What activities are involved in research?

In practice, research methods vary widely, depending upon the academic disciplines’ accepted standards, the individual researcher’s preferences, or a particular study’s needs. Research in science and engineering often involves conducting experiments in the lab or in the field. Research in the arts, humanities, and social sciences may include archival work in the library or on the internet, conducting surveys or in-depth interviews, and a wide range of creative and artistic projects- from costume design to playwriting to curating a fine arts exhibit.

Research is not a solitary activity –but an act of community. As a member of the research community, you build on the knowledge that others have acquired and provide a road map for those who follow. You add to a body of work that will never be complete. Research is an ongoing, collaborative process with no finish line in sight.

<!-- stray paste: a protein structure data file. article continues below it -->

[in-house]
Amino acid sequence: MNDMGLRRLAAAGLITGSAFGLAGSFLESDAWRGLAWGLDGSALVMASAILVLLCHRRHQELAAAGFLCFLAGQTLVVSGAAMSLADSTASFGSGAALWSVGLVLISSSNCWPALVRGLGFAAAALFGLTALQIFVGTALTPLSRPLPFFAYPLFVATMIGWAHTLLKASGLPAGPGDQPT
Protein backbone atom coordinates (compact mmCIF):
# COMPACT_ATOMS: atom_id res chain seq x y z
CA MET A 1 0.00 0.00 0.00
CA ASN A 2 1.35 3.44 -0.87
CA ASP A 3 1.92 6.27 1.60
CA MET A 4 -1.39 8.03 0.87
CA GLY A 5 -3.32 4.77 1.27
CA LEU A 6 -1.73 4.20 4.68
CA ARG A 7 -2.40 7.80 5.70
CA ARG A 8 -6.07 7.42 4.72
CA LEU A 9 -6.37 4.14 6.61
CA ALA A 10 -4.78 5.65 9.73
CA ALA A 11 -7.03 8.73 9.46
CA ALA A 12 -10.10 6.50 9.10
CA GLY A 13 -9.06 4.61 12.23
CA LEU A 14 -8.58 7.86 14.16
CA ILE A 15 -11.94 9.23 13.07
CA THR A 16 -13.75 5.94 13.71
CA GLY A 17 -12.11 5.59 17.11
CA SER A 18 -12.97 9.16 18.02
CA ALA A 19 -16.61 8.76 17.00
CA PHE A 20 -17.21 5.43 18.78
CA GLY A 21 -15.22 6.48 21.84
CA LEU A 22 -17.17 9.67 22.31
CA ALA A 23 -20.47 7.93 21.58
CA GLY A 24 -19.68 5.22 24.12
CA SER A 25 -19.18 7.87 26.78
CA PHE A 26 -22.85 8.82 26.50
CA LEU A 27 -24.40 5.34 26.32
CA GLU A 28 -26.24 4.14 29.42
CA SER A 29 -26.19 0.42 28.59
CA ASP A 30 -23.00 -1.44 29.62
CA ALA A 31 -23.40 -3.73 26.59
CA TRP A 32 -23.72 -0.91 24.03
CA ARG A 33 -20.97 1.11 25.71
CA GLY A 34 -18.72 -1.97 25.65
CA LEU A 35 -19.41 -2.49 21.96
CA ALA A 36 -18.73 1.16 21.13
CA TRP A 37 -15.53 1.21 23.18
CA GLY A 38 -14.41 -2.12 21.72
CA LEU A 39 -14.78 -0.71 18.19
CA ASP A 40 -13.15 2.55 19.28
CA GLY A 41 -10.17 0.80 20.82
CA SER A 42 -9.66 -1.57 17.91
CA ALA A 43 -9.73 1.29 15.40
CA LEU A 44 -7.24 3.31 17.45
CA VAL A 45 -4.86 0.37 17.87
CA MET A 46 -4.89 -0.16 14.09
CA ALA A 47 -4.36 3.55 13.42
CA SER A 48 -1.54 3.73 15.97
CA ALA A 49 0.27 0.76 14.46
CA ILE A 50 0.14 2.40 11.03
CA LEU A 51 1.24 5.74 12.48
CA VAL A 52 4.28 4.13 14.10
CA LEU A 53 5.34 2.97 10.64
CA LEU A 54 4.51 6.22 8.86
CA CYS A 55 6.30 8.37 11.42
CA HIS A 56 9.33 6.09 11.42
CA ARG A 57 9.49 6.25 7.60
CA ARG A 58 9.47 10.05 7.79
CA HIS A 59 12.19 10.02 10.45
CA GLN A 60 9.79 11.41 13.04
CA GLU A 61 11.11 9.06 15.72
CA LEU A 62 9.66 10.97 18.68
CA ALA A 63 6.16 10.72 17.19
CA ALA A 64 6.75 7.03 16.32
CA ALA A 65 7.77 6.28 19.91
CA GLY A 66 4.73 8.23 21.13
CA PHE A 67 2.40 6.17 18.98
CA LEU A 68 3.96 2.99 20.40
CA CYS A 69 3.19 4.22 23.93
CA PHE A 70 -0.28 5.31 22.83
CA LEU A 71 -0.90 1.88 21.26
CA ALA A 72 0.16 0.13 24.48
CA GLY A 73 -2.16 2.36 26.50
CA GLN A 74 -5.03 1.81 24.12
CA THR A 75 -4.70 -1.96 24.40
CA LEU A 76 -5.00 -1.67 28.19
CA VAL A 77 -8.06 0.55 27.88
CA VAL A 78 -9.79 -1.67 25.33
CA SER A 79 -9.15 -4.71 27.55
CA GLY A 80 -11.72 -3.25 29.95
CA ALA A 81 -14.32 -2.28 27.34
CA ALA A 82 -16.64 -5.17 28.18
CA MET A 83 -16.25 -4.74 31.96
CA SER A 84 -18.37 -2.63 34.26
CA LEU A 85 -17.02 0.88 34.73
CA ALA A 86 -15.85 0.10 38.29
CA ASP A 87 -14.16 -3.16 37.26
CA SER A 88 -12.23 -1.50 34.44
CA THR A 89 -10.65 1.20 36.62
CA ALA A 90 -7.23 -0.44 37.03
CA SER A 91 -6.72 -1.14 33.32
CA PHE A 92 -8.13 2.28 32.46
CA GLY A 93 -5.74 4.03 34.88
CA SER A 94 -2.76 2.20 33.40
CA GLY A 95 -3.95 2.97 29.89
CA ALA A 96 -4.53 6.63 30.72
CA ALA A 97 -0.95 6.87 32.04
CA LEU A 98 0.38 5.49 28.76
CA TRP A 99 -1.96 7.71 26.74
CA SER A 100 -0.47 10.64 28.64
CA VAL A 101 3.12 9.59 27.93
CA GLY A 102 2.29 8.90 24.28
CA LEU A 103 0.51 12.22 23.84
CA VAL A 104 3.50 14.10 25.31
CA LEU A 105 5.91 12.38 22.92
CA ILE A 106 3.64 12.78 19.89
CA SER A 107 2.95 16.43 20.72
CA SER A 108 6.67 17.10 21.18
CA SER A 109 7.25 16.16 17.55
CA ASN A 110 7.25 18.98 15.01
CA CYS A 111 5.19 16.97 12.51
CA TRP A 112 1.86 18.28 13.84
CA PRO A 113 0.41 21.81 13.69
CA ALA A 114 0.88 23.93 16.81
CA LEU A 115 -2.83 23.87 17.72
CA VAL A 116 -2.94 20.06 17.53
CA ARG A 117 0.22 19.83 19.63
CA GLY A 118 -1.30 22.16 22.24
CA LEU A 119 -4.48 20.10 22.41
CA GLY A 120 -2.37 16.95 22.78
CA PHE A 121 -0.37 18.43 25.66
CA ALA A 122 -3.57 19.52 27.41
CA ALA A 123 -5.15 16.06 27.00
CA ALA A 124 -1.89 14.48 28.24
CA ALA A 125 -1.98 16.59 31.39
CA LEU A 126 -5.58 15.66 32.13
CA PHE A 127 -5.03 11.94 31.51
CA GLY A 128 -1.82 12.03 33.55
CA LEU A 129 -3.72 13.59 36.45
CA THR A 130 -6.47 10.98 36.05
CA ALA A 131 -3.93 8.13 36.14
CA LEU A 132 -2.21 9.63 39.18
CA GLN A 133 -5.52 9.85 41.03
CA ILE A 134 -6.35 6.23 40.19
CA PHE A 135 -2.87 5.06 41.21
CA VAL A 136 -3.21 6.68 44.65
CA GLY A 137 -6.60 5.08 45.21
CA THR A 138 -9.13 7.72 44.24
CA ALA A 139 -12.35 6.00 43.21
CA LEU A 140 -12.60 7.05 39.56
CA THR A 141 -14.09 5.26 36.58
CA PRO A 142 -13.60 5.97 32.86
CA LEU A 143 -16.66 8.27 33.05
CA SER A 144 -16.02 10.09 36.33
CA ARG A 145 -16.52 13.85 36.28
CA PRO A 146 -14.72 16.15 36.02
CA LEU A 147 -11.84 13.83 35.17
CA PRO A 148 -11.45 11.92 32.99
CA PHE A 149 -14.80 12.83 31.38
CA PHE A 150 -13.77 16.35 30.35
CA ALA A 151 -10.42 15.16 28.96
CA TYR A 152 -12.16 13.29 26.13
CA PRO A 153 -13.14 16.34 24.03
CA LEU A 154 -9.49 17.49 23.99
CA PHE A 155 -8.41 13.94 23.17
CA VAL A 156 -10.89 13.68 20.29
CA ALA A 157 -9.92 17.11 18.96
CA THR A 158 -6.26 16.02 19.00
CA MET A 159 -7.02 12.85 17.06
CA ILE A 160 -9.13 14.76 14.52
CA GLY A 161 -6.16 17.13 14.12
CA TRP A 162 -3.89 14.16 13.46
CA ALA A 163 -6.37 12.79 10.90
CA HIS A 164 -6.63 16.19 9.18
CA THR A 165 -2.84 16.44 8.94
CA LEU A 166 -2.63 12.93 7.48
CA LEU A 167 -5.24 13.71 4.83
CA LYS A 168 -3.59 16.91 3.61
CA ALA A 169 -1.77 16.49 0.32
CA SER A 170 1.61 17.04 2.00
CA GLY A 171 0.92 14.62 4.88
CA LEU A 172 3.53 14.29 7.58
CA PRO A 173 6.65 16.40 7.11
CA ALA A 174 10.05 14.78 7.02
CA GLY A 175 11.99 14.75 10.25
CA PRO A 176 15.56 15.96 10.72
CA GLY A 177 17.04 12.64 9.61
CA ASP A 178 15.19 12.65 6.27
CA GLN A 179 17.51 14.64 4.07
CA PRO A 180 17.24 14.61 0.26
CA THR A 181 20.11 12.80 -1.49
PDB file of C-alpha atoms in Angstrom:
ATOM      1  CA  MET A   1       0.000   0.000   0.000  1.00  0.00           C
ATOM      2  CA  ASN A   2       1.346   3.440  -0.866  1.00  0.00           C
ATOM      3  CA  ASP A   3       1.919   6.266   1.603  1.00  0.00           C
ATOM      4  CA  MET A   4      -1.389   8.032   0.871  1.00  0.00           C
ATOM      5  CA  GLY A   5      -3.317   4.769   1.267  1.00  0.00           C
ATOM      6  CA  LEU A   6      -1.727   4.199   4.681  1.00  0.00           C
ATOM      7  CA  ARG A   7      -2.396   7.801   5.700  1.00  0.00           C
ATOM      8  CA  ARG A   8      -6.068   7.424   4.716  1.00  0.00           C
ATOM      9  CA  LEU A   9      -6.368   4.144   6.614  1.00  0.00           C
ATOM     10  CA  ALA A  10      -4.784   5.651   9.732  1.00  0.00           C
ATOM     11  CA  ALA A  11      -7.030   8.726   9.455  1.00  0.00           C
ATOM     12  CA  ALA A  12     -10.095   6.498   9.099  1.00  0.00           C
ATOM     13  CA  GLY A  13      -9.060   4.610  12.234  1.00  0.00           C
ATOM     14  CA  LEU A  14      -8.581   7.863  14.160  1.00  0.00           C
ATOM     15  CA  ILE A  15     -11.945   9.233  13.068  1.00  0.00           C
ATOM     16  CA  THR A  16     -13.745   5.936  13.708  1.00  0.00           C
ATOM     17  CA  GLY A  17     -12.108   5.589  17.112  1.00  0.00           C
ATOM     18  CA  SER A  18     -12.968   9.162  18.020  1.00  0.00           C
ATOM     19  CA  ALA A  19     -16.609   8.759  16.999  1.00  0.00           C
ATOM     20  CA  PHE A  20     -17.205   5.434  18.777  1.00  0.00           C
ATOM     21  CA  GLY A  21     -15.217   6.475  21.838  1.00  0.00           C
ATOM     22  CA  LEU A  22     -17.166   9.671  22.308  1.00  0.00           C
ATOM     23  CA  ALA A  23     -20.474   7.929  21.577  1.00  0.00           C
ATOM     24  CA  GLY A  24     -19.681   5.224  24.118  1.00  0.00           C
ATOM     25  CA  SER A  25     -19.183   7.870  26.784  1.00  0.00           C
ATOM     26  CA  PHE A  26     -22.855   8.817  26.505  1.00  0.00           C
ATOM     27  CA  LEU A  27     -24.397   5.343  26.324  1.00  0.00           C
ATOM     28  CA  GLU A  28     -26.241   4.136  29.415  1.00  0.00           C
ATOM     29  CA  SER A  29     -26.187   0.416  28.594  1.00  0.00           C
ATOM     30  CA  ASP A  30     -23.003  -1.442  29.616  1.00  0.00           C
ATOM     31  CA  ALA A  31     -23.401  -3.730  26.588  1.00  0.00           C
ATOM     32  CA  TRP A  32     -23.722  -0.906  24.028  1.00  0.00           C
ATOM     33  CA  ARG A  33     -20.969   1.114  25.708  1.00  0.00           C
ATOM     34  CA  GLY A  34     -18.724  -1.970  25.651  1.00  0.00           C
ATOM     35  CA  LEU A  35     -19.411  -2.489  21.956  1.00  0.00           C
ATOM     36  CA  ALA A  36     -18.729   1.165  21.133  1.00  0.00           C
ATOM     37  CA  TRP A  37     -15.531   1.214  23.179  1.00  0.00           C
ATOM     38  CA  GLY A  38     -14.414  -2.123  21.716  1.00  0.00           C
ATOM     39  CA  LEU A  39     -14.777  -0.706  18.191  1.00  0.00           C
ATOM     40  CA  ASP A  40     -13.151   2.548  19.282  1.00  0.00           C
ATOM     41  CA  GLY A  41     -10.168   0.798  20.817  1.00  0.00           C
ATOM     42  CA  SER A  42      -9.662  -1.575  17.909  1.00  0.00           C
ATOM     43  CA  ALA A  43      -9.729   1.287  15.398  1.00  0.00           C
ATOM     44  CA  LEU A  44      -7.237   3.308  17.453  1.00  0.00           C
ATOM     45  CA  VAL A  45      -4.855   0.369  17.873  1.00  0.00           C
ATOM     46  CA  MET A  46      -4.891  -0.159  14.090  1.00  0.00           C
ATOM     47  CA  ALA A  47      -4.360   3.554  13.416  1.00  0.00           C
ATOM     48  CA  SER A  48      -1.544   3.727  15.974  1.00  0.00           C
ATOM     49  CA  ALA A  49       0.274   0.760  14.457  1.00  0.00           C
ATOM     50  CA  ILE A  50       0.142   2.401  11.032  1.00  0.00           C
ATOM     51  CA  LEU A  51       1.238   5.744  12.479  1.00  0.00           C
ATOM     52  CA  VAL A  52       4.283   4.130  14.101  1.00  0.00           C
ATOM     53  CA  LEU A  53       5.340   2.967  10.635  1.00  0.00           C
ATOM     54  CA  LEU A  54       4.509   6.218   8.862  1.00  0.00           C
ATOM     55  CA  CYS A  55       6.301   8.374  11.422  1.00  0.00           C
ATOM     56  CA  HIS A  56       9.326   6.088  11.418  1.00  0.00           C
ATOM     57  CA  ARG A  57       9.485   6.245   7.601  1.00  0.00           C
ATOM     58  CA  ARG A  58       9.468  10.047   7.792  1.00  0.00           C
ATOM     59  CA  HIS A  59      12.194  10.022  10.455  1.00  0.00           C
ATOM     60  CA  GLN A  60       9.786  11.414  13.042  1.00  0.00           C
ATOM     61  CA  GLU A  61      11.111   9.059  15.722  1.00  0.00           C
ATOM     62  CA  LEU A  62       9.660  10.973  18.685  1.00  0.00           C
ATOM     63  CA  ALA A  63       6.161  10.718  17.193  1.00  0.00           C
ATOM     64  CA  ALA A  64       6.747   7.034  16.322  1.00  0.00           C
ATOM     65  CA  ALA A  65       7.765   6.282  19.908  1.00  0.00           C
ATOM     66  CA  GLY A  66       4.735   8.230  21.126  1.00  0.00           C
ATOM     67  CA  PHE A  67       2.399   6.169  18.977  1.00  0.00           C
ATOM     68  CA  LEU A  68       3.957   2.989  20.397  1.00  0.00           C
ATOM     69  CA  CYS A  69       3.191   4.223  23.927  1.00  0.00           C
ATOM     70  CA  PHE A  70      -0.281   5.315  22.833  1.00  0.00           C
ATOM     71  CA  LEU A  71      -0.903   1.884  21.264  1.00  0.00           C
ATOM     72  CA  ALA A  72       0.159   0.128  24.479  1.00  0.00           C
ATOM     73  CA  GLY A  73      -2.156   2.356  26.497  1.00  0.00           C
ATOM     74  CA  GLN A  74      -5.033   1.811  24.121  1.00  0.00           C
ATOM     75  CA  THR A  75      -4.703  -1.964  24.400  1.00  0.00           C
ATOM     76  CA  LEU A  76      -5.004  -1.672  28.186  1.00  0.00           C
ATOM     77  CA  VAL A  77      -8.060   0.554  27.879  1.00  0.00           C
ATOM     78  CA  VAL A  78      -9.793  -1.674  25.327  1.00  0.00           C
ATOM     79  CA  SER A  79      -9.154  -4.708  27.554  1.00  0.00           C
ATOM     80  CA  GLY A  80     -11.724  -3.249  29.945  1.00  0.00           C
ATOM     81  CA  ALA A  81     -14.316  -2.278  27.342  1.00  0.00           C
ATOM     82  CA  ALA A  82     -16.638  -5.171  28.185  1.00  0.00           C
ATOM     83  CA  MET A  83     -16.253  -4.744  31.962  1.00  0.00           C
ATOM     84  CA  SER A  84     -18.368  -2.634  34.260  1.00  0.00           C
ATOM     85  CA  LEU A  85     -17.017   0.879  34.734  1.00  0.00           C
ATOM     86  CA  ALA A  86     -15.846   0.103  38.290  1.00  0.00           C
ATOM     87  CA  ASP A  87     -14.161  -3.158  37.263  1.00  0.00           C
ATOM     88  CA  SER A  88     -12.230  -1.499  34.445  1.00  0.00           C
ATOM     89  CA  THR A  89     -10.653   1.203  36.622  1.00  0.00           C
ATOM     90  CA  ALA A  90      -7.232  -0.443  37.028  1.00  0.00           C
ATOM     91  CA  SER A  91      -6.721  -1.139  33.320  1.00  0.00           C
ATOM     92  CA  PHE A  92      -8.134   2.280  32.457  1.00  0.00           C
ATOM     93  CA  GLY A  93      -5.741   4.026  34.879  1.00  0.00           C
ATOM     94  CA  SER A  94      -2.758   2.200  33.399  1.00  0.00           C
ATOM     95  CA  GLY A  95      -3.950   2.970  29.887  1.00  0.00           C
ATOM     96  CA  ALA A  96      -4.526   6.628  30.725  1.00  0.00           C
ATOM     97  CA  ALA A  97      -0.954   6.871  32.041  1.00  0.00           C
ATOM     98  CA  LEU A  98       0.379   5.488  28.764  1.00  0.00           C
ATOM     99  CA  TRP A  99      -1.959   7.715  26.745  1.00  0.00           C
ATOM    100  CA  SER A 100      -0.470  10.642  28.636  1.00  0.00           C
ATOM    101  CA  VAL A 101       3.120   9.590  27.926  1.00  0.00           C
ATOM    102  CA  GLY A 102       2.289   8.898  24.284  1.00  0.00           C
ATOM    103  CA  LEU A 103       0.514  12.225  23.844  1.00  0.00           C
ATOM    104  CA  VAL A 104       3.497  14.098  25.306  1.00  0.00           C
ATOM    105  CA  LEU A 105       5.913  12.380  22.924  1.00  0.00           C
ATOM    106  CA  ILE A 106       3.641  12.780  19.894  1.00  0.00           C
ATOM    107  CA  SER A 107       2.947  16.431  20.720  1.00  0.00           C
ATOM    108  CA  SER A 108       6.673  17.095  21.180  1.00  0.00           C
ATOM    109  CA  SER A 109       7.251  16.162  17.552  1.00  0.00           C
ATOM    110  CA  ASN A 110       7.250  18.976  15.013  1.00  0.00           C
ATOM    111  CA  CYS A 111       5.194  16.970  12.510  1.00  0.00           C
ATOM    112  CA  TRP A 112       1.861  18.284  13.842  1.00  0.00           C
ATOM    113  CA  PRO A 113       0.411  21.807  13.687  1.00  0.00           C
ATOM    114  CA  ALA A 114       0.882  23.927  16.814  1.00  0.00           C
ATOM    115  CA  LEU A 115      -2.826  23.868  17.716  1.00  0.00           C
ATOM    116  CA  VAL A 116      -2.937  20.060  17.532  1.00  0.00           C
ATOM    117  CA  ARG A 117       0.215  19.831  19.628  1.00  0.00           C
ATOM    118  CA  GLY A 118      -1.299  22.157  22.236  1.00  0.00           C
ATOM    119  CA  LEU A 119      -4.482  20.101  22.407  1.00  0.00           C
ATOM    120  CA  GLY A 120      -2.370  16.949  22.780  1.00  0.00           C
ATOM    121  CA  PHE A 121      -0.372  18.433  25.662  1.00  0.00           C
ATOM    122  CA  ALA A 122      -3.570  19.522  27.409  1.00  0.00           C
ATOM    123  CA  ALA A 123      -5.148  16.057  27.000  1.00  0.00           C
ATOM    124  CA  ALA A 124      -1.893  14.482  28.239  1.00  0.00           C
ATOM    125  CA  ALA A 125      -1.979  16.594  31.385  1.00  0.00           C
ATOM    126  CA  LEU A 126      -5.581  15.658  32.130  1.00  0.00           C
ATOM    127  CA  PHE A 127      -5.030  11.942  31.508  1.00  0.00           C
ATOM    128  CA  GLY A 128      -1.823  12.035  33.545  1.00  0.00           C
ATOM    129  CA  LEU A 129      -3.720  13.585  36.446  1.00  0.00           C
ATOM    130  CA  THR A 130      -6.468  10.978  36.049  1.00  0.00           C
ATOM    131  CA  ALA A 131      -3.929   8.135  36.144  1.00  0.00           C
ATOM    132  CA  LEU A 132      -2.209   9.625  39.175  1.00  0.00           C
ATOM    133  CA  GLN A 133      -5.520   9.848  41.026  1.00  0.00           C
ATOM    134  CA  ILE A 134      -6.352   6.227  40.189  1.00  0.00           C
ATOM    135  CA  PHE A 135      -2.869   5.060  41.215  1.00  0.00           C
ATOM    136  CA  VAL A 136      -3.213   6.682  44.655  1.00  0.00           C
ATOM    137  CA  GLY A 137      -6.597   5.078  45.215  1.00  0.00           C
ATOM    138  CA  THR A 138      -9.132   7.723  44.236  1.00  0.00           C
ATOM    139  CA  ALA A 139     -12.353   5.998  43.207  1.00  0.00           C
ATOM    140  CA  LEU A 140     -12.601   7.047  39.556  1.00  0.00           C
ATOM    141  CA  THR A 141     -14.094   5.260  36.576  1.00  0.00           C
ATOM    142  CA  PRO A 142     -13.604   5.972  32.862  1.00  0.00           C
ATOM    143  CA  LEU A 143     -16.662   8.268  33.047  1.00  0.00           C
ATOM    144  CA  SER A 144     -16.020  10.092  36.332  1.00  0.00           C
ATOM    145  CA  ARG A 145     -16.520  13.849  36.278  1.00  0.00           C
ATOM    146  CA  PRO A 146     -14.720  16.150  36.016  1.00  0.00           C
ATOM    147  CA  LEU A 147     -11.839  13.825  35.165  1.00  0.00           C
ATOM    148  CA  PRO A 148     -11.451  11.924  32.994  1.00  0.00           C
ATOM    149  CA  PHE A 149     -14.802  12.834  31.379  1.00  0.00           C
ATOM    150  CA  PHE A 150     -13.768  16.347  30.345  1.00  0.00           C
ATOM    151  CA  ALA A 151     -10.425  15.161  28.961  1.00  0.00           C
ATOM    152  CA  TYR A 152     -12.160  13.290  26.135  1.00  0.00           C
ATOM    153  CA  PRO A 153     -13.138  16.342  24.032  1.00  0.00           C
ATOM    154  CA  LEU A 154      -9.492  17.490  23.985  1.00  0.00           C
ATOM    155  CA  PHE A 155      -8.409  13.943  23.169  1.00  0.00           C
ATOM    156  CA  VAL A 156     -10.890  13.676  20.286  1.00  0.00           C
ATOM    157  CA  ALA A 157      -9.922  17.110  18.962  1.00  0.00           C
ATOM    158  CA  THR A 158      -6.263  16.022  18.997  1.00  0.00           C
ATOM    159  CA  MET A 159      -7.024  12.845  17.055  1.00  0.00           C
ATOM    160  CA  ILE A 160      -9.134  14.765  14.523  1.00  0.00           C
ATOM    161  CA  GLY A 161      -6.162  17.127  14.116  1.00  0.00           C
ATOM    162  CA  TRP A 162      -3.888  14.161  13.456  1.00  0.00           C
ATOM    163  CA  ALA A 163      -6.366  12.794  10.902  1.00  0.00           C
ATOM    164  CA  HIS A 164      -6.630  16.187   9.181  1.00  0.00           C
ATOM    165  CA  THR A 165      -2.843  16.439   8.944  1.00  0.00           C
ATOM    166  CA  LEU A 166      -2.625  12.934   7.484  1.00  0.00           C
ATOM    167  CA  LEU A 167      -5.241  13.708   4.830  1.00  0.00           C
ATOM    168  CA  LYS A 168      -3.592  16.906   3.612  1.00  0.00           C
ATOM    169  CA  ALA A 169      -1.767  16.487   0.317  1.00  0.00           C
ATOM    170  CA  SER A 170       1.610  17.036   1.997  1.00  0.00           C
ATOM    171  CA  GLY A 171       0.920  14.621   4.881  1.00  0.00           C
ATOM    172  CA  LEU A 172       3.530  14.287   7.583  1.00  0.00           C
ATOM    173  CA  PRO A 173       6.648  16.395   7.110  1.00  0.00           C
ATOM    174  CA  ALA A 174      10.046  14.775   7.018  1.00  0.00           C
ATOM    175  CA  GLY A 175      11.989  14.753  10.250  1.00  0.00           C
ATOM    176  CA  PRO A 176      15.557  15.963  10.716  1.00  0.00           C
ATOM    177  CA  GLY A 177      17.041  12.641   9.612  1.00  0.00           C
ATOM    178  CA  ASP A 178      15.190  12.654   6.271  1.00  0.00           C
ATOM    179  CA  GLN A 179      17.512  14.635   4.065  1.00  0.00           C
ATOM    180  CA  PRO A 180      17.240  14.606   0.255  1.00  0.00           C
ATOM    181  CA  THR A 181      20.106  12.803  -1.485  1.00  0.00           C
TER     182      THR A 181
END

Is research right for me?

To determine if research is right for you, consider the following:

  • Are you interested in a more thorough exploration of a subject you are already familiar with?
  • Are you interested in being introduced to a new subject?
  • What motivates you? Trying what others have never done? Getting to know faculty better? Exploring the real-world by undertaking research with an external organization?
  • What do you hope to gain from the research experience? Do you want to help create new information and knowledge? Practice or develop new skills?
  • Do you want to test your skill sets in a professional setting to determine your likes and dislikes?
  • Are you hoping this experience will help you decide whether to attend graduate or professional school?